Sambia). Die Ausarbeitungen werden zeigen, dass sich die bisherigen Wahlergebnisse mit den Gesellschaftsstrukturen begründen lassen und sich Veränderungen in der politischen Repräsentation durch Veränderungen in den Gesellschaftsstrukturen einstellen. Es werden Indikatoren in den Gesellschaften herausgearbeitet, die die theoretischen Erwartungen an demokratische Gesellschaften zukünftig erfüllen lassen. Den Mittelpunkt der Arbeit bilden daher die beiden Akteure – Wähler und politische
Parteien – in den Ländern im südlichen Afrika. Es wird die Frage nach der vorhandenen Wählerstruktur, der innergesellschaftlichen Konfliktlinien und ihrer politischen Relevanz beantwortet. Demgegenüber stehen die politischen Parteien, ihre Ziele, die in Wahlprogrammen festgehalten werden, und ihre strategischen Positionen auf Politikfeldern in Relation zu den Wettbewerberparteien. Für jedes Land wird gezeigt, welche Teile der Bevölkerung in den Parteien repräsentiert sind, und welche Partei mit der Besetzung einer bestimmten Politik ihre Wähler erreicht. In Teil I der Arbeit wird der theoretische Rahmen für die Gesellschaftsanalyse und
Parteienanalyse festgelegt, der für die sechs Länderstudien in Teil II Anwendung findet. Die Gesellschaften werden nach acht Merkmalen potentieller Konfliktlinien untersucht und deren Ausprägung sowie deren politische Relevanz festgestellt (Cleavage Analyse). Die Konfliktlinien beziehen sich auf das Siedlungsgebiet, das Arbeitsverhältnis, die Einkommensverteilung, die Religionszugehörigkeit, die ethnische Herkunft (Rasse), die Sprachherkunft, den Bildungsgrad und die Staatszugehörigkeit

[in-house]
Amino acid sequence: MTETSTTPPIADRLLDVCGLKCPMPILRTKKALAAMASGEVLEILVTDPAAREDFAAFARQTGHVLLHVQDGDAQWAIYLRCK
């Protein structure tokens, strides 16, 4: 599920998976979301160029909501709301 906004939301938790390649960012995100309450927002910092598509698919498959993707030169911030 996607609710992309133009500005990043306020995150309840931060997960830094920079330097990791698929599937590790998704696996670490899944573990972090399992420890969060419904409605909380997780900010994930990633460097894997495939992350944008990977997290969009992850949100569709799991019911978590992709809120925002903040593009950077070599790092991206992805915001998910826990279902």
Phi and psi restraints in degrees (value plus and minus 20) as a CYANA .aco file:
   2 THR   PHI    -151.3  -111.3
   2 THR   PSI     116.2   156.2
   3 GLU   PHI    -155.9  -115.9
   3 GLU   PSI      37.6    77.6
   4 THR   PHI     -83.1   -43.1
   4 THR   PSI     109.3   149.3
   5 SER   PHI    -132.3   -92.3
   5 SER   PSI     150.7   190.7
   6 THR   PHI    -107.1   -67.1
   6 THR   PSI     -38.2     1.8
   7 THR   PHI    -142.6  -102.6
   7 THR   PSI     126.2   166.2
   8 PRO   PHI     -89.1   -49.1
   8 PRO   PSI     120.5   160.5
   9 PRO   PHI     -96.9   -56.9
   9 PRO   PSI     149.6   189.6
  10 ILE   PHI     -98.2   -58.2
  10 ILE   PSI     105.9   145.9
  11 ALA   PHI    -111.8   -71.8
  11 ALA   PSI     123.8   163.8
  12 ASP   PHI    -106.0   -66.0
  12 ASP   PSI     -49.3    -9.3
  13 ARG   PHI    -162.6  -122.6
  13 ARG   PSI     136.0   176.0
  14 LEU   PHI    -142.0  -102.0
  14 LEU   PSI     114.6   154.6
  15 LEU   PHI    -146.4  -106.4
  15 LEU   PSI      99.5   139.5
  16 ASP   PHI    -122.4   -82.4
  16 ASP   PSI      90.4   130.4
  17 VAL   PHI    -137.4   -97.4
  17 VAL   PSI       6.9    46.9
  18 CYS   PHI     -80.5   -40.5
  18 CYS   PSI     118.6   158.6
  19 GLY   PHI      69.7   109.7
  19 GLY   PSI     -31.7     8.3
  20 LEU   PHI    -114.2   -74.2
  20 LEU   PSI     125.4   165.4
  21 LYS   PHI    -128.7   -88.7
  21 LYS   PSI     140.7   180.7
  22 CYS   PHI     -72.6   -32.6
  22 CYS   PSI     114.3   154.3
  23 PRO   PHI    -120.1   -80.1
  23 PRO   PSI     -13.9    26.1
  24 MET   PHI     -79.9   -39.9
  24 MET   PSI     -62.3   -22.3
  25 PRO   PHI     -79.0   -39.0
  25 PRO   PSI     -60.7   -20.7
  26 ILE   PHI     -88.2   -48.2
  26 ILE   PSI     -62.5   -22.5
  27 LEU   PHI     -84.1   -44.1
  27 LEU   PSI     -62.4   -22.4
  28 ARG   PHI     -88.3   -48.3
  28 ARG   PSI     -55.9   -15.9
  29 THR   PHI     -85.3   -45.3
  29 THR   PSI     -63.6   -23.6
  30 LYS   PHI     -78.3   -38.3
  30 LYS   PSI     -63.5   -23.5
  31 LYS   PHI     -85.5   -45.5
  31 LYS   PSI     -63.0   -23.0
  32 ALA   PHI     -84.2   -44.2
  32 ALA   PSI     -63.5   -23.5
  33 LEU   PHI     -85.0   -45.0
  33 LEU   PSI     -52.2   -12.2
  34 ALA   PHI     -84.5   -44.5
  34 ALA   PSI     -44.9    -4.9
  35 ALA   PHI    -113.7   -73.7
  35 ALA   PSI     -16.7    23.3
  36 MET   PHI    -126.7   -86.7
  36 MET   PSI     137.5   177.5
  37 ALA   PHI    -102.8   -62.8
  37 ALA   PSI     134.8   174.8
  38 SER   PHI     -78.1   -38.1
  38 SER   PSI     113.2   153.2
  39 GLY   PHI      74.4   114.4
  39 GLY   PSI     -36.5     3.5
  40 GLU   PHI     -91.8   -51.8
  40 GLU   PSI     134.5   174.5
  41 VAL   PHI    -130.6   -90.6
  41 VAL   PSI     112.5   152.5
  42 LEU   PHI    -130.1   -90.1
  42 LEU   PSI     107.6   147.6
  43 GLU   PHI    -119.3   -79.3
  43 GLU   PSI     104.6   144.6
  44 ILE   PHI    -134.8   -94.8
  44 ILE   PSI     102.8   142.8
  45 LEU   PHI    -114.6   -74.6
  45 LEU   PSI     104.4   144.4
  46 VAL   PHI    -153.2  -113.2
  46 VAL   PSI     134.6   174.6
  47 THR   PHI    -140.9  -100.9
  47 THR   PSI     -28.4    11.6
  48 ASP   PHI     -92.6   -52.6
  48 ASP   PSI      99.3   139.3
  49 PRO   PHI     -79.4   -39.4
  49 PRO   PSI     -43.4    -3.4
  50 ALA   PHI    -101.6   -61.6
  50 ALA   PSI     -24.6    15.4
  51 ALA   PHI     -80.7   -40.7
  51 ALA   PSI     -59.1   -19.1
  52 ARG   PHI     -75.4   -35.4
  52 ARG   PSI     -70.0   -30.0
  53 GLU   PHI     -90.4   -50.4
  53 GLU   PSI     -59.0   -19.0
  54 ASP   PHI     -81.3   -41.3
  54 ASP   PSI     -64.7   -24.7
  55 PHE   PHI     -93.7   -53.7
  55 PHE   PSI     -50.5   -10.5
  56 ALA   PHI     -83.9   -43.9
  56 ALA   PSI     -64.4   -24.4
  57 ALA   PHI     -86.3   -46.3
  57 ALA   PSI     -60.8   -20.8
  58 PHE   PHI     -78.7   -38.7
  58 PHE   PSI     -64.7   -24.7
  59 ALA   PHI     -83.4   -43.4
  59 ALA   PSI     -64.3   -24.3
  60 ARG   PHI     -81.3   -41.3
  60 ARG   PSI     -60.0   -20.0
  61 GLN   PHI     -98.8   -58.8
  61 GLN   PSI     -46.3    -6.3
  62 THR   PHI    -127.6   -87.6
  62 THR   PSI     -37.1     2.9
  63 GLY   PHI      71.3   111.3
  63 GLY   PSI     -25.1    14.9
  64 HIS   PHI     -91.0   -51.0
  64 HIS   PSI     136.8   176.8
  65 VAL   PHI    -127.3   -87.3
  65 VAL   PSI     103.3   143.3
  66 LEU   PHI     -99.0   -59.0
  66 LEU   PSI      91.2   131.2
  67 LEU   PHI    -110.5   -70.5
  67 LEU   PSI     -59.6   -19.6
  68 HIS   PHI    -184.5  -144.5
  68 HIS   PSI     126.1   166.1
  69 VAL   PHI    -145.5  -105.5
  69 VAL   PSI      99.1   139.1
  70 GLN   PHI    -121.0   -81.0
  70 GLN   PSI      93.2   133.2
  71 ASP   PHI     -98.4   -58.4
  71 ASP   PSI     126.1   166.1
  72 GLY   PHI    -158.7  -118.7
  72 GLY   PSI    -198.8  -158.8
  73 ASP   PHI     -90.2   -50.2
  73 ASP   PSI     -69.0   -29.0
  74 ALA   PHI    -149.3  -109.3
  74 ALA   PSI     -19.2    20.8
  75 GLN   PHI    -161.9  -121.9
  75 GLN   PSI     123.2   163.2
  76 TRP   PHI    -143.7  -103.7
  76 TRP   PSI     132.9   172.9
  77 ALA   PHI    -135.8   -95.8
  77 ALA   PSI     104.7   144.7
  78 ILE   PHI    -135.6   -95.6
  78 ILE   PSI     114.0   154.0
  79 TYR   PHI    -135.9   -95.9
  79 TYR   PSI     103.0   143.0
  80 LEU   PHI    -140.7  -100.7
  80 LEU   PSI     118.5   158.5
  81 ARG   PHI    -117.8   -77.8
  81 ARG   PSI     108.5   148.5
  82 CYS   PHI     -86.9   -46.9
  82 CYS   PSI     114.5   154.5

bzw. den Ausländeranteil. Im Rahmen des Wahlsystems vertreten politische Parteien die gesellschaftlichen Interessengruppen. Ihre Ziele werden als Inhalte von Wahlprogrammen festgehalten. Die Wahlprogramme der Parteien eines Landes können mittels Wordscores in den sieben Politikfeldern Außenpolitik, Freiheit und Demokratie, Politisches System, Wirtschaft, Wohlstand und Lebensqualität, Gesellschaftsstruktur und Soziales miteinander verglichen werden. Jedes Politikfeld (policy domain) ist mit zwei
gegensätzlichen Definitionen beschrieben, die zur aggregierenden Links–Rechts-Kategorisierung der Parteien verwendet werden. Die Ergebnisse werden die relativen Beziehungsschemata der politischen Parteien seit 1990 für das jeweilige Land zeigen. Für die Region werden in der komparativen Studie (Teil III) die parteipolitischen Kategorien Links, Rechts und Liberal im Kontext des südlichen Afrika definiert.